Earlier this month, an intermediate level California court rejected arguments that an insurance company’s adjuster owes no independent duty to the policyholders and cannot be liable even for “appalling” misconduct if he is acting within the course and scope of his employment. According to the panel, the adjuster occupies the same “special relationship” with the insured as the insurance carrier does, and he can, therefore, be independently liable for the tort of negligent misrepresentation during the adjustment.
In Bock v. Hansen, — Cal.Rptr.3d —, 2014 WL 1315314 (Cal. App. 1st Dist. Apr. 2, 2014), Michael and Lorie Bock submitted a claim to their insurerafter a 41-foot, 7,300 pound tree limb crashed onto their home. The insurer assigned an adjuster, Craig Hansen, to handle the loss. As the appellate court explained:
On Hansen’s first visit to the scene (which lasted no more than 15 minutes), he altered the scene before taking pictures, spoke derogatorily to Mr. Bock, and misrepresented the policy coverage, causing the Bocks to begin the clean up themselves, in the course of which Mrs. Bock was injured.
It was all downhill from there. According to the Bock’s complaint, Hansen subsequently revised an estimate to include a false statement by the Bocks and conspired with an unlicensed contractor to create a false report. Hansen’s conduct, as alleged by the Bocks and admitted by Hansen himself in his demurrer, was described by the court as “appalling.” The Bocks requested that their insurer replace Mr. Hansen, but this request was ignored.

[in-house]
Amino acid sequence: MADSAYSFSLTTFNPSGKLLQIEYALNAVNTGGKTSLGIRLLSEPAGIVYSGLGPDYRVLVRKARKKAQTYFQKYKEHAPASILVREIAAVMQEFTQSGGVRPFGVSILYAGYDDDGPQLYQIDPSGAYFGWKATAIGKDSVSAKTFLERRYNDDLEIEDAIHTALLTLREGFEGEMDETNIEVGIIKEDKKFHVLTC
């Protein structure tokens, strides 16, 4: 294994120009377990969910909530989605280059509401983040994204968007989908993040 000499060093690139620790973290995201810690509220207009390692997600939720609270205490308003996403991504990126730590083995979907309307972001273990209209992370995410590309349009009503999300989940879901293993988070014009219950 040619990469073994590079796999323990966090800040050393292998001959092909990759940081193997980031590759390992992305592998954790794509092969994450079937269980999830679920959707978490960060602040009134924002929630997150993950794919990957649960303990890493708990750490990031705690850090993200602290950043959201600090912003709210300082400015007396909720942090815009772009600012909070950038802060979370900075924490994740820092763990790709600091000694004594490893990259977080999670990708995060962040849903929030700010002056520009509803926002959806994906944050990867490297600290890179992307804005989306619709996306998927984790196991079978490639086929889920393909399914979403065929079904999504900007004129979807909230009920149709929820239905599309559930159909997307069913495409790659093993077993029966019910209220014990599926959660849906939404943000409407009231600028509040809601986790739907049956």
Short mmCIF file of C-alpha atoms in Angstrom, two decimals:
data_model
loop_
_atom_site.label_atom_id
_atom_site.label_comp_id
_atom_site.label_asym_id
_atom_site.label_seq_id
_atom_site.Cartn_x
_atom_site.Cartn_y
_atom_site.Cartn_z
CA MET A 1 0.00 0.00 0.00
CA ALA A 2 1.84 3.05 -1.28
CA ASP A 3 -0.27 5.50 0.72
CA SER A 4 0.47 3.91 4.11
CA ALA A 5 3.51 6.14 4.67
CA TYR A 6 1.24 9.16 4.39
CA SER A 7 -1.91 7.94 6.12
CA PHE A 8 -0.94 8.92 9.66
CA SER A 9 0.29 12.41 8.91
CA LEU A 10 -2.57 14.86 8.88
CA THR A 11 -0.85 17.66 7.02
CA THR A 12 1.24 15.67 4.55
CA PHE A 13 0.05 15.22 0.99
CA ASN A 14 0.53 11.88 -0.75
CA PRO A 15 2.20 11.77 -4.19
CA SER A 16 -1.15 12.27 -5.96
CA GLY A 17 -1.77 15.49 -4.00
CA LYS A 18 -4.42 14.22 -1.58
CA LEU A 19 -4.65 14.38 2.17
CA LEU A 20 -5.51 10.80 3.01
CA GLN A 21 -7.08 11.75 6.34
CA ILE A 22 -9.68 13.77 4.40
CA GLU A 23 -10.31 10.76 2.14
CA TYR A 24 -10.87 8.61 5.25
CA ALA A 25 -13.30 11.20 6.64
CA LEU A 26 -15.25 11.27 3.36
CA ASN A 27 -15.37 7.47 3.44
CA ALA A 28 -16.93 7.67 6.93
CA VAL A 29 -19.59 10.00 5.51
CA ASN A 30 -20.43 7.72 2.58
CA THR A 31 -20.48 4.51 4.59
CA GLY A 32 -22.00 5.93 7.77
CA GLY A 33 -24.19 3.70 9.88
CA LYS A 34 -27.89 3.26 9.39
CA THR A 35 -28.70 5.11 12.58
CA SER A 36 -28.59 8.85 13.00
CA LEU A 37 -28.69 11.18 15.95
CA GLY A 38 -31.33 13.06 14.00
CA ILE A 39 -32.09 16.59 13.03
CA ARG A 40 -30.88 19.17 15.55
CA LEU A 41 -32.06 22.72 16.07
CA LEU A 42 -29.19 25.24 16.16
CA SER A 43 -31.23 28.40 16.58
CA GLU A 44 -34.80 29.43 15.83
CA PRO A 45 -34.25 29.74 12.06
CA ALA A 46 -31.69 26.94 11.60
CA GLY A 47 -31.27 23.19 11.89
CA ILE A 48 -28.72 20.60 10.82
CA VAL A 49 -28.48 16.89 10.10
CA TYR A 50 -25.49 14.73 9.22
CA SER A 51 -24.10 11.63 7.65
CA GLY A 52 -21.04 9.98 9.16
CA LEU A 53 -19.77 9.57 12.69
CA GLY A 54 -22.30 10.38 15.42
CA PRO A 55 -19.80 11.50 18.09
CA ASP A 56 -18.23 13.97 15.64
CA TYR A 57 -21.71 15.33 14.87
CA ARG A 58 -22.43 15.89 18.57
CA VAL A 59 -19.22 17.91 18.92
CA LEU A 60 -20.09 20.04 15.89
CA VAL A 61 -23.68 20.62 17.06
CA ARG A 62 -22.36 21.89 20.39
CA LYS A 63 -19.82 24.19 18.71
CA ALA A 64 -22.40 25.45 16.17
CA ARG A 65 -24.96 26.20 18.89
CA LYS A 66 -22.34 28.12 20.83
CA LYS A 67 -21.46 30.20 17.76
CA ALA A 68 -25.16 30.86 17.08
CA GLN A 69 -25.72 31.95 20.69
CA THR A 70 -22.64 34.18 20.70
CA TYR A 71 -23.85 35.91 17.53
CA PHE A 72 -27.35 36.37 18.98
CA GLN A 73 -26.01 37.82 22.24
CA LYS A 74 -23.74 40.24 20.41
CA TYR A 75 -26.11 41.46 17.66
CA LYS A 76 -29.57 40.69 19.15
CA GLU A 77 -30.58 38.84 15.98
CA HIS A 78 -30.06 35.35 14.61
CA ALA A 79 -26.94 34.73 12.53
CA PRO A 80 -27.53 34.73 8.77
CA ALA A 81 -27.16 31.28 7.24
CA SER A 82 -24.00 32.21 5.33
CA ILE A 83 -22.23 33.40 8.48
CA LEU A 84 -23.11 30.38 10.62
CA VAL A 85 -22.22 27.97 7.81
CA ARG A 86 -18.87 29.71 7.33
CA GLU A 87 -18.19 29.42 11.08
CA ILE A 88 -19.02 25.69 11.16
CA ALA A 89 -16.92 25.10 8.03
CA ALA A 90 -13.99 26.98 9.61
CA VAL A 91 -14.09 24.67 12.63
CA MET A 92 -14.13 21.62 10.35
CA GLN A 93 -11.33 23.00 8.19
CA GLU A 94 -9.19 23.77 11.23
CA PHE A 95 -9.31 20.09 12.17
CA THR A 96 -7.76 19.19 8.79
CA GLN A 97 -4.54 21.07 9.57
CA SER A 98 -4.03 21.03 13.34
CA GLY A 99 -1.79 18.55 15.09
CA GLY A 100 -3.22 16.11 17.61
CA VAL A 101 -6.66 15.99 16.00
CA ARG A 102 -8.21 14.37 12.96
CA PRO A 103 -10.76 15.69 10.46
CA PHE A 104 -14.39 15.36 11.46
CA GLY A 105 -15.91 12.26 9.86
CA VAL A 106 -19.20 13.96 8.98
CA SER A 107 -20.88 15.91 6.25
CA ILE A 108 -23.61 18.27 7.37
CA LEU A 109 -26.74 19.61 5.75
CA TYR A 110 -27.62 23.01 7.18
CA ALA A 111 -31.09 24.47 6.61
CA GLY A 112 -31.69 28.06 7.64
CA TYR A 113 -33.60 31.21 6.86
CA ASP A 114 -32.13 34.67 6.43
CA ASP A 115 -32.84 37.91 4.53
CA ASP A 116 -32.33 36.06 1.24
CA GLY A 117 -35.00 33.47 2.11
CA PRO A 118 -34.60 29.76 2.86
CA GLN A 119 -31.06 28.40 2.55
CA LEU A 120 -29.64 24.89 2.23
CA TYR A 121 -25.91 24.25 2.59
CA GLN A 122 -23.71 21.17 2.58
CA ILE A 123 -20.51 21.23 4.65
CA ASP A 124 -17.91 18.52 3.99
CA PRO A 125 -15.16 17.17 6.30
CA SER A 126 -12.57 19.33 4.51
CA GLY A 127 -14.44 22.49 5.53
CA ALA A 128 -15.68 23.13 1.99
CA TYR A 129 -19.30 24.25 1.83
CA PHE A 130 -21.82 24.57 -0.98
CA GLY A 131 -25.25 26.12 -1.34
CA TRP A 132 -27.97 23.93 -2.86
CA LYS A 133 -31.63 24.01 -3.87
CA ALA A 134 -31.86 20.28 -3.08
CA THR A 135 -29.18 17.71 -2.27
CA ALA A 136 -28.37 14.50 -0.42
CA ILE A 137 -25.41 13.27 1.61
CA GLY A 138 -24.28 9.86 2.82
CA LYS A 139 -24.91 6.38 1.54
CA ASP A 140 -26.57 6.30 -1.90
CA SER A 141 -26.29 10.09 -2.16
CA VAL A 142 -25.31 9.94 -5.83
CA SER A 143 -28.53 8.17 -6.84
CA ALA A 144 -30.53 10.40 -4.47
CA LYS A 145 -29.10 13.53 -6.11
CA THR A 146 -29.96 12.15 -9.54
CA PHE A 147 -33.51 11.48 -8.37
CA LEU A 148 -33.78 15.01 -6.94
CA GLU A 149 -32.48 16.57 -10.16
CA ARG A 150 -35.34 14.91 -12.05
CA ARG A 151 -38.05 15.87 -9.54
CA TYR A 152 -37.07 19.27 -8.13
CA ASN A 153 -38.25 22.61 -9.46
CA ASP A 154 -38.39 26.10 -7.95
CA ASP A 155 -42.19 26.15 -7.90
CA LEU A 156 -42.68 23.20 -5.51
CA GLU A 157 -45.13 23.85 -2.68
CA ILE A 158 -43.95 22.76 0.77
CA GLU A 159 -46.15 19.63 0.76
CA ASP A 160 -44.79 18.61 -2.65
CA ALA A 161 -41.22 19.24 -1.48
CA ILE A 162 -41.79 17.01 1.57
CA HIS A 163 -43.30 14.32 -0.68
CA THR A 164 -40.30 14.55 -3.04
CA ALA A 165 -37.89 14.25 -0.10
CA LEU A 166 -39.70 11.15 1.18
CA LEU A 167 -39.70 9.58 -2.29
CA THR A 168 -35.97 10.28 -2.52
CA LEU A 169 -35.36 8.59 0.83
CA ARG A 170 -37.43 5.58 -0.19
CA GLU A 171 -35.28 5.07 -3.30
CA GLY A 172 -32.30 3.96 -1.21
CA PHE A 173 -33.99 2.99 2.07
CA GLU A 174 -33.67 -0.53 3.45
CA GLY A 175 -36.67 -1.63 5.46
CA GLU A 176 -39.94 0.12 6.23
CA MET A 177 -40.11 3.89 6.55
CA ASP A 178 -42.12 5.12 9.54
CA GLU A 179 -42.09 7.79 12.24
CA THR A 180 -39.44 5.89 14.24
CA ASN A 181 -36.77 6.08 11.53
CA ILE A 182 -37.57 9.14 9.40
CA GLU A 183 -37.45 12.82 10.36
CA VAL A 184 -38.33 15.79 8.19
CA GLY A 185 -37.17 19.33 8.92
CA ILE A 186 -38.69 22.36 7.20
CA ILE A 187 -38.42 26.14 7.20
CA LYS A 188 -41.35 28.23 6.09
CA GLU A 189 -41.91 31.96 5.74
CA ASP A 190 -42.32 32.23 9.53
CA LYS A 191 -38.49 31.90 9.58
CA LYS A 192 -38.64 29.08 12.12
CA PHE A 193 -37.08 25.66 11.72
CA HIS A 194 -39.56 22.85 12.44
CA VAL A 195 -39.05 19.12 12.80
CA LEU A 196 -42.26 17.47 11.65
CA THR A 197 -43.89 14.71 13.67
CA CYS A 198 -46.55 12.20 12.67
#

The Bocks sued both the insurer and Hansen, alleging, inter alia, that both were guilty of negligent misrepresentation and intentional infliction of emotional distress. The negligent misrepresentation claim against the adjuster was based on Hansen’s statement that the policy did not cover the cost of cleanup, while the emotional distress claim was based on allegations that Hansen’s conduct was knowingly outrageous and extreme.
Hansen demurred, and the lower court agreed with him, holding that “plaintiffs’ complaint does not, and cannot, state causes of action for [either tort] . . . in what is a contract based action.” The appellate panel unanimously disagreed, however.
With respect to negligent misrepresentation, Hansen argued that he did not owe any duty to the Bocks and that he also could not be liable as an agent because he was acting within the course and scope of his employment. Justice James A. Richman’s opinion rejected both contentions. After noting that California law recognized that insurers have a “special relationship” with their policyholders, the court held that “Hansen, the employee of the party in the special relationship, had a duty to the Bocks.” Judge Richman’s decision also concluded that an agent who commits an independent tort remains liable despite the fact that the principal, by ratification, also becomes liable.
In addition, the court held that Hansen owed a duty to the Bocks under the general principles of negligent misrepresentation because the duty to communicate accurate information exists where providing false information poses a risk of and results in physical harm to person or property and where information is conveyed in a commercial setting for a business purpose. The court found that both these situations existed because Mrs. Bock was injured as a result of Hansen’s misrepresentation and the statements were made for a business purpose.
The appellate panel held that the emotional distress claim was not adequately pleaded, but it directed that the Bocks be given given leave to amend.